Am I an Alcoholic?

If someone asks if you’re an alcoholic, of course, you’re going to answer, “no.” Alcoholism is something that happens to other people. Everyone knows alcoholics can’t hold down jobs, they always drink alone, and they can’t take a day off.

The truth is that most of these known facts about alcoholism are actually myths, and the line between a dependency and an addiction is much finer than you may realize. Some 88,000 people die every year in the U.S. from alcohol-related causes. Alcoholism affects the lives of thousands of people across the United States and is far more common than you may realize.

Seeking help early from a professional detox and rehab center is key to avoiding severe consequences. But how do you know if you are truly an “alcoholic”? 

Casual Drinking versus Alcohol Abuse

Around 85% of all U.S. adults have consumed alcohol at one point during their life. Over two-thirds drink alcoholic beverages at least once a year and over 50% at least once per month. But, according to most definitions, even weekly or daily consumption of alcohol does not automatically equal alcohol abuse or addiction.

The National Institute on Alcohol Abuse and Alcoholism (NIAAA), for example, distinguishes between alcohol abuse and dependence and classes both conditions as “alcohol use disorder.” They further consider five or more binge drinking incidents per month as one criteria that indicate alcohol use disorder.

But it’s not just the number of drinks to consider. It’s the overall pattern of drinking and the willingness to suffer extreme physical, social, and financial loss in order to keep on drinking.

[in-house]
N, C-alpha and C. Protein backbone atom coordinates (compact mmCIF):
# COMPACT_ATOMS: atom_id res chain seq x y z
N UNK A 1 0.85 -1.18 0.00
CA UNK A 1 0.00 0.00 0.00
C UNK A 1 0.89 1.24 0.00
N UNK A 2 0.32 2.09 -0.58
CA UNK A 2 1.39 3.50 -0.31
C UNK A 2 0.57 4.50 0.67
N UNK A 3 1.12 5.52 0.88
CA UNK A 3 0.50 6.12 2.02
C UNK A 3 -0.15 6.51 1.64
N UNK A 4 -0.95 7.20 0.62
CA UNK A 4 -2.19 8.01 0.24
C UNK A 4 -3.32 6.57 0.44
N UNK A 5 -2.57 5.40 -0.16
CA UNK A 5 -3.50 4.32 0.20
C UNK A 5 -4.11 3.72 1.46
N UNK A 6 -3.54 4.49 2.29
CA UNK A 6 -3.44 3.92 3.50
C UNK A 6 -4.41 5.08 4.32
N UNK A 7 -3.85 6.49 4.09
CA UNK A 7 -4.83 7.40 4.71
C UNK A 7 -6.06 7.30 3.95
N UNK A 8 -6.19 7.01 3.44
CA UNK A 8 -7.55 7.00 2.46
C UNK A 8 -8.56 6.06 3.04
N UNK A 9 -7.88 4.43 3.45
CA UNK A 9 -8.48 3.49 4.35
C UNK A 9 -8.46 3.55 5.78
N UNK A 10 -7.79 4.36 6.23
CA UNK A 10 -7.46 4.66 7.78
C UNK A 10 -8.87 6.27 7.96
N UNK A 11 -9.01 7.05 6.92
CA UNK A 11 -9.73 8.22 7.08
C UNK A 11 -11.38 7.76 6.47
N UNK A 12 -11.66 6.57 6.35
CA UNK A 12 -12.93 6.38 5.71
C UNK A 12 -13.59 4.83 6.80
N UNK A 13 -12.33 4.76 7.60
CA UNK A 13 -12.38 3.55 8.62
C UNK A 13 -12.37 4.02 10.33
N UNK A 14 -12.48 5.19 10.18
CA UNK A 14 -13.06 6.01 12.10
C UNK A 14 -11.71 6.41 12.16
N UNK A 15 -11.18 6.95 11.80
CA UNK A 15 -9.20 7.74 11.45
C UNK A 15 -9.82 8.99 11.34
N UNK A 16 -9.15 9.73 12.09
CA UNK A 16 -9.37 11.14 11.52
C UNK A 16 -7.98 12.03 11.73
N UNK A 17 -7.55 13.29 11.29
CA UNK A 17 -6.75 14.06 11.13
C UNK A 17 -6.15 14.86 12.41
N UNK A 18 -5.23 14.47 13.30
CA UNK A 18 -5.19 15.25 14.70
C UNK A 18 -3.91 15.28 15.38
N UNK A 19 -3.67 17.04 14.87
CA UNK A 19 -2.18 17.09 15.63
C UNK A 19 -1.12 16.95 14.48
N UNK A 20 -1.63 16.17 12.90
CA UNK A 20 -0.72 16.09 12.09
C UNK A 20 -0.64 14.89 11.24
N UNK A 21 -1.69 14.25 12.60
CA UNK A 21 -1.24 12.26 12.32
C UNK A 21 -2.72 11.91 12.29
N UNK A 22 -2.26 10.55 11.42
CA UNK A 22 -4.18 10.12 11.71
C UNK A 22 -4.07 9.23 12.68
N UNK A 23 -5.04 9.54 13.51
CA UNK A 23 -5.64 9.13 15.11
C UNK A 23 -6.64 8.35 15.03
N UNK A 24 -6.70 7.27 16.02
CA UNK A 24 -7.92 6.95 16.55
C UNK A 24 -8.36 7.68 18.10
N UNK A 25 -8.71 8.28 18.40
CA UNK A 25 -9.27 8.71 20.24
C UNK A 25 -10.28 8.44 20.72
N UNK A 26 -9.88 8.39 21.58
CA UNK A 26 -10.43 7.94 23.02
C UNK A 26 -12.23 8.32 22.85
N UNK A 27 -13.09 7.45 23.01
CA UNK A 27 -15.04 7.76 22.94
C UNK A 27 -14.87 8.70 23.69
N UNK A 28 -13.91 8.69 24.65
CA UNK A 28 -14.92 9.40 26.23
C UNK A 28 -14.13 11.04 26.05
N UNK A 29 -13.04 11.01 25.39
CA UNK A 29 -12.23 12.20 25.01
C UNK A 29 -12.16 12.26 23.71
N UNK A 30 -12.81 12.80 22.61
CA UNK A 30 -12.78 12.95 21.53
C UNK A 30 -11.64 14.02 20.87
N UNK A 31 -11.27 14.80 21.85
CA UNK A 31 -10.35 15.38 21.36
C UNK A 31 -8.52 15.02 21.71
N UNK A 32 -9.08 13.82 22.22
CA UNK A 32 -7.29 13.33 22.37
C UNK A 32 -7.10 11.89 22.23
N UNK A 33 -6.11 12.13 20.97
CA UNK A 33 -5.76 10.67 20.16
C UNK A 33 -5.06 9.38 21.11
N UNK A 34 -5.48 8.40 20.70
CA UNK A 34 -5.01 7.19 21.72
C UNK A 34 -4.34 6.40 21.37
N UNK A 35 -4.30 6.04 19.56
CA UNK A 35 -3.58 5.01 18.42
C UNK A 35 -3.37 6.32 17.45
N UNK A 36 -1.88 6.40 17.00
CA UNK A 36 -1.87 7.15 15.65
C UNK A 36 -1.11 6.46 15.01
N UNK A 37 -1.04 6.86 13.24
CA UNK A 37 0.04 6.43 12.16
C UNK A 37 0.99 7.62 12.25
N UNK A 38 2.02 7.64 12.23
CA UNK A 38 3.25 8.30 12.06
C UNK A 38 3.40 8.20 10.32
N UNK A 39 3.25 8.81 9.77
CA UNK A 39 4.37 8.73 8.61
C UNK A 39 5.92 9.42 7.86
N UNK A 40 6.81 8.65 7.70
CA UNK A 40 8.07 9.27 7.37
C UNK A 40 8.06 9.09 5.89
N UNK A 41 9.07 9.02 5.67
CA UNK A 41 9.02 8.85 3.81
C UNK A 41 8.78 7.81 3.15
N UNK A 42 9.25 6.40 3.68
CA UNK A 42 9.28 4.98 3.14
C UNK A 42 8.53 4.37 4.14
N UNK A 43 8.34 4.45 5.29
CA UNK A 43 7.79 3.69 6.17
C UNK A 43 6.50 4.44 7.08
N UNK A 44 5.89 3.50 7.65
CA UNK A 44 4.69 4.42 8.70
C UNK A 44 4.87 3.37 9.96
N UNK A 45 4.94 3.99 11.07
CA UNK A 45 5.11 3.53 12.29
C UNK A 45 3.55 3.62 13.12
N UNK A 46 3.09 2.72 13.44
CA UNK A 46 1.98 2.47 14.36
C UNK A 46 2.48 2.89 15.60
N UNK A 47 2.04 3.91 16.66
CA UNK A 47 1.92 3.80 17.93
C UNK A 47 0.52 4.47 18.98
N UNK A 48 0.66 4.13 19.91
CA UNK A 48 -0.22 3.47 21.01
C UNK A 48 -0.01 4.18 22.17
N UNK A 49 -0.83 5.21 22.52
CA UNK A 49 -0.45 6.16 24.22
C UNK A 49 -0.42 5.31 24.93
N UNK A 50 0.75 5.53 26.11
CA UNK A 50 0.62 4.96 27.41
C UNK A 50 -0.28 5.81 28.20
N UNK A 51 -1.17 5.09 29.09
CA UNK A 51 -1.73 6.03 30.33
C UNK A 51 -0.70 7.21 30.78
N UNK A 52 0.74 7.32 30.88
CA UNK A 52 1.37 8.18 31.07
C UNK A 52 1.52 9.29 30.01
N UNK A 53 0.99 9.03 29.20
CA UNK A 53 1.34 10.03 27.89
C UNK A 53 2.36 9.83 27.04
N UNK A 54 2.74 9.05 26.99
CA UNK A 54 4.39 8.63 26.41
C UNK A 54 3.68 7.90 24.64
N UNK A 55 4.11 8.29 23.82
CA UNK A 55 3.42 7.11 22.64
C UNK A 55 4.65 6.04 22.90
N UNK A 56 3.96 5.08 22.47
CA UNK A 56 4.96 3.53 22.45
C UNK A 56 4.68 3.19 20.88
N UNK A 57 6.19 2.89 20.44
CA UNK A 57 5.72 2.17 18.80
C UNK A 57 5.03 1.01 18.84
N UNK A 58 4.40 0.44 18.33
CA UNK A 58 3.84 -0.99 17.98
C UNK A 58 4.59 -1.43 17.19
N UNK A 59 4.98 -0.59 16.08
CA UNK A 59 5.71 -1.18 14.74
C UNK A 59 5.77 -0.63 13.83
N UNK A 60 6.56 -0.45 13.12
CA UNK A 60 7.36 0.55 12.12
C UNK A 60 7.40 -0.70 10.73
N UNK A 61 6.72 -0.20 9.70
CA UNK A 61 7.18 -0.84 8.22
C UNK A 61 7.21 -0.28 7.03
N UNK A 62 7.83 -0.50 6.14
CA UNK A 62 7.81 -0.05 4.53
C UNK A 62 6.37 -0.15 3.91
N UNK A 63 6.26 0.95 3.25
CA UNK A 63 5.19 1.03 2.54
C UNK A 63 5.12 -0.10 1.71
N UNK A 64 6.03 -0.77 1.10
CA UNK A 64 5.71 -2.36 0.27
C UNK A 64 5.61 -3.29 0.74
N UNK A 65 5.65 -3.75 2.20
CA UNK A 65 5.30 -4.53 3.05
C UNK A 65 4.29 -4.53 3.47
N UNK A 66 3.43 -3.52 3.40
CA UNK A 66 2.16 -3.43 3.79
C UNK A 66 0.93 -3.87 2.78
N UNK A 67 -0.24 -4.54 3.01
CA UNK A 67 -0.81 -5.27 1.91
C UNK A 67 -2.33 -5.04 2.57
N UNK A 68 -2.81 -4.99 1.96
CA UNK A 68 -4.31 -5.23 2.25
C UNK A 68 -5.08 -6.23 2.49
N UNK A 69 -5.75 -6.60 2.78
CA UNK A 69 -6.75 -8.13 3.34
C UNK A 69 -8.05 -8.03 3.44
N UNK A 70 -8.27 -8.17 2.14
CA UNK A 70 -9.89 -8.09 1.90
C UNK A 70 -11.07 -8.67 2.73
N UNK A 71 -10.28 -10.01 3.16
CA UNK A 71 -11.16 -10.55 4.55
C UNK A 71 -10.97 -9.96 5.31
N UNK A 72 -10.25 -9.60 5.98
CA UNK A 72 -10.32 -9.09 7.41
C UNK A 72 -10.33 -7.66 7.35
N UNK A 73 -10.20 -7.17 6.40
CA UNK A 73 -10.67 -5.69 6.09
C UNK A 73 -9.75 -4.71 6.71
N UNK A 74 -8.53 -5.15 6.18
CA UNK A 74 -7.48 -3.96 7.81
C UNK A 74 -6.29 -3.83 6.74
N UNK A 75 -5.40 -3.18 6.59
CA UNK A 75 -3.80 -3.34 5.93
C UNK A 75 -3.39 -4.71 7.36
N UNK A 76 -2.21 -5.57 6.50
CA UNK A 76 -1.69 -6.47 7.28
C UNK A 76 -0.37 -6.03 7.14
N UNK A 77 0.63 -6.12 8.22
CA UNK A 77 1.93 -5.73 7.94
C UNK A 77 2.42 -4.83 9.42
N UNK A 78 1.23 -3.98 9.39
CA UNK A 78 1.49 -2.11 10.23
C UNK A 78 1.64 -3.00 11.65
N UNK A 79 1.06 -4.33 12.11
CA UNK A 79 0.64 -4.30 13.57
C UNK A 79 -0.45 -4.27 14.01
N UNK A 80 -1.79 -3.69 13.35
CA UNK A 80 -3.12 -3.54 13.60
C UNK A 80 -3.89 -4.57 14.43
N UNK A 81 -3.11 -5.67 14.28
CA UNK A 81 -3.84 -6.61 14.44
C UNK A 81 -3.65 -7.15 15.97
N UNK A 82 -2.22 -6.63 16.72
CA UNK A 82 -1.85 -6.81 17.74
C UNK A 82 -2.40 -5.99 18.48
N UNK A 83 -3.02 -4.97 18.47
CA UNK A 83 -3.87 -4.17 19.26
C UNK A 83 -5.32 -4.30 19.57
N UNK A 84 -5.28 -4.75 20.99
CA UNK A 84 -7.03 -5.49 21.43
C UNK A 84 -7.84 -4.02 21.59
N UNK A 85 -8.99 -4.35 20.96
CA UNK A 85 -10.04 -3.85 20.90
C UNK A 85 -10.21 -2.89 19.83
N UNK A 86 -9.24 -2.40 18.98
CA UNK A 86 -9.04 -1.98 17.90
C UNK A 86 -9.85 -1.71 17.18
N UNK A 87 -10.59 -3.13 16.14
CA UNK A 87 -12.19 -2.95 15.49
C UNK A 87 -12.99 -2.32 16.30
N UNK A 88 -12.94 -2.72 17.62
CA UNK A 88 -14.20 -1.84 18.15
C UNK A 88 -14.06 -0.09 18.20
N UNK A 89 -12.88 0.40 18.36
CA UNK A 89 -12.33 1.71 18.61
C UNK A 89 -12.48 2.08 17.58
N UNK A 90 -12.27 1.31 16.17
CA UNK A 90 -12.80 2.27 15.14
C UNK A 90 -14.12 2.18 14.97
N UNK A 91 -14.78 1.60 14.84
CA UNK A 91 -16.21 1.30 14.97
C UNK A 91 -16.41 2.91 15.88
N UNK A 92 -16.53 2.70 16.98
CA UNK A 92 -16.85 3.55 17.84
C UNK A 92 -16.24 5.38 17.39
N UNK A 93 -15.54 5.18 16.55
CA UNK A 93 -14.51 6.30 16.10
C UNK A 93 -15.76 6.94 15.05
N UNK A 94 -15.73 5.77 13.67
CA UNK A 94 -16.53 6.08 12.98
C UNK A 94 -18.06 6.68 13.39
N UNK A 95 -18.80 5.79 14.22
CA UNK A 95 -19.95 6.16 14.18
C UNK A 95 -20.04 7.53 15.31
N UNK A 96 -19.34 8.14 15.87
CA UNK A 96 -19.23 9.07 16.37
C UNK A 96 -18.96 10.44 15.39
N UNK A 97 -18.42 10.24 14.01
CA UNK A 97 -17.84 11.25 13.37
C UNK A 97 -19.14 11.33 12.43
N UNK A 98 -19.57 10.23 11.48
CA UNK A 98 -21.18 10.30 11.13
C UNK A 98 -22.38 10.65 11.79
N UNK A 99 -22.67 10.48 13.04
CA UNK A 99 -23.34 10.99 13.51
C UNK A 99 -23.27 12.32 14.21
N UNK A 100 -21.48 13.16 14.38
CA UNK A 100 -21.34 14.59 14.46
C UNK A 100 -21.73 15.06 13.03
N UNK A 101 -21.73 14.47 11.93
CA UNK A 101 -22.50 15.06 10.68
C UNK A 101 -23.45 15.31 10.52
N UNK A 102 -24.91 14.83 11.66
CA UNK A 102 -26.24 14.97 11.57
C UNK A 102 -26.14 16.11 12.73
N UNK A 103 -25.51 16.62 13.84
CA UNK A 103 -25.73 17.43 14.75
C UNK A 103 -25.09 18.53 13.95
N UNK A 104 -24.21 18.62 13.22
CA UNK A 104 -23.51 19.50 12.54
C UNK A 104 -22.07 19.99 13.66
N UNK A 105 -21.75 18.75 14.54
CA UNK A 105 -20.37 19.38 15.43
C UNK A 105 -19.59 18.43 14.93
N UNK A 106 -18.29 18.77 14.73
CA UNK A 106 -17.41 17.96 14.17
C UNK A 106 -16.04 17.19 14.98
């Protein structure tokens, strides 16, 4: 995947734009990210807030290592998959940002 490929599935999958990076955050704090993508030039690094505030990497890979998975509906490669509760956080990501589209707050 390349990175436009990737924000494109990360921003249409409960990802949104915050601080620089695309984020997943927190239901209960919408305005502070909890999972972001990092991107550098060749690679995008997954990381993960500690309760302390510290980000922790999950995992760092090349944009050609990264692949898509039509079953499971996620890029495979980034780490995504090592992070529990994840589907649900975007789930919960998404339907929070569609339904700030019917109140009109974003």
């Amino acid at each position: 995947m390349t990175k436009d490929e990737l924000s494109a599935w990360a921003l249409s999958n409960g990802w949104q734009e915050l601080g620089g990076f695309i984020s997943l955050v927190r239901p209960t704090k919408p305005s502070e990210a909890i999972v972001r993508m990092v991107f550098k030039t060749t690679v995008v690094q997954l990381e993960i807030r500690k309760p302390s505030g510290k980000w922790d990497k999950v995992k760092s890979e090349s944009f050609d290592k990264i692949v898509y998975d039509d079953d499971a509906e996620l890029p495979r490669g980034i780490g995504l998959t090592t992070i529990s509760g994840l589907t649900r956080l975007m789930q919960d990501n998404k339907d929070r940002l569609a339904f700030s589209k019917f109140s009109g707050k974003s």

Progression Towards Alcoholism

While you may be tempted to assume you’re safe from any danger of becoming an alcoholic because you only have an occasional drink or limit your quantities, the reality is that one does not become an alcoholic overnight.

Many people who begin drinking only socially or on special occasions, early in life, soon become regular drinkers. Later, as their body’s tolerance for alcohol increases, they tend to drink (gradually) more and more.

And there is no way to know who will go the full distance in this progression, or if you yourself will. Furthermore, those addicted to alcohol often deny their addiction or truly aren’t aware of it until it has done great harm to them. That is why it is important to examine oneself honestly and take feedback from friends and family seriously.

Signs of That Alcoholism Has Set In

Not all alcoholics are the same. The age, stage of life, motivations for drinking, quantity and frequency of alcohol consumption, and effects of alcohol on one’s body and life will all vary.

Studying the various kinds of alcoholism, as defined by the NIAAA, can be very helpful. If you want to read more, 5 Types of Alcoholics Identified is a great resource. But below, we will focus on what is common to all alcoholics.

The signs that you may be an alcoholic come under two major rubrics:

  • physical dependence
  • psychological dependence.

Physical dependence is manifested by withdrawal symptoms whenever you stop drinking for a significant period of time. These include: trembling, increased heart rate, nausea and vomiting, insomnia, disorientation, and unreasonable anxiety.

Psychological dependence refers not to a loss of mental faculties due to drinking but to one’s thinking being focused almost exclusively on obtaining alcohol. Mental addiction to alcohol often leads to neglect of other duties, knowingly taking undue health risks for the sake of the next drink, spending exorbitant amounts of money on alcohol, and destruction of one’s relationships.

If you suspect that you or someone you love is an alcoholic, do not delay to seek out helpful advice and/or treatment. The potential effects of alcohol abuse/addiction are far too great to ignore.


Image courtesy of [Ben Schonewille] at

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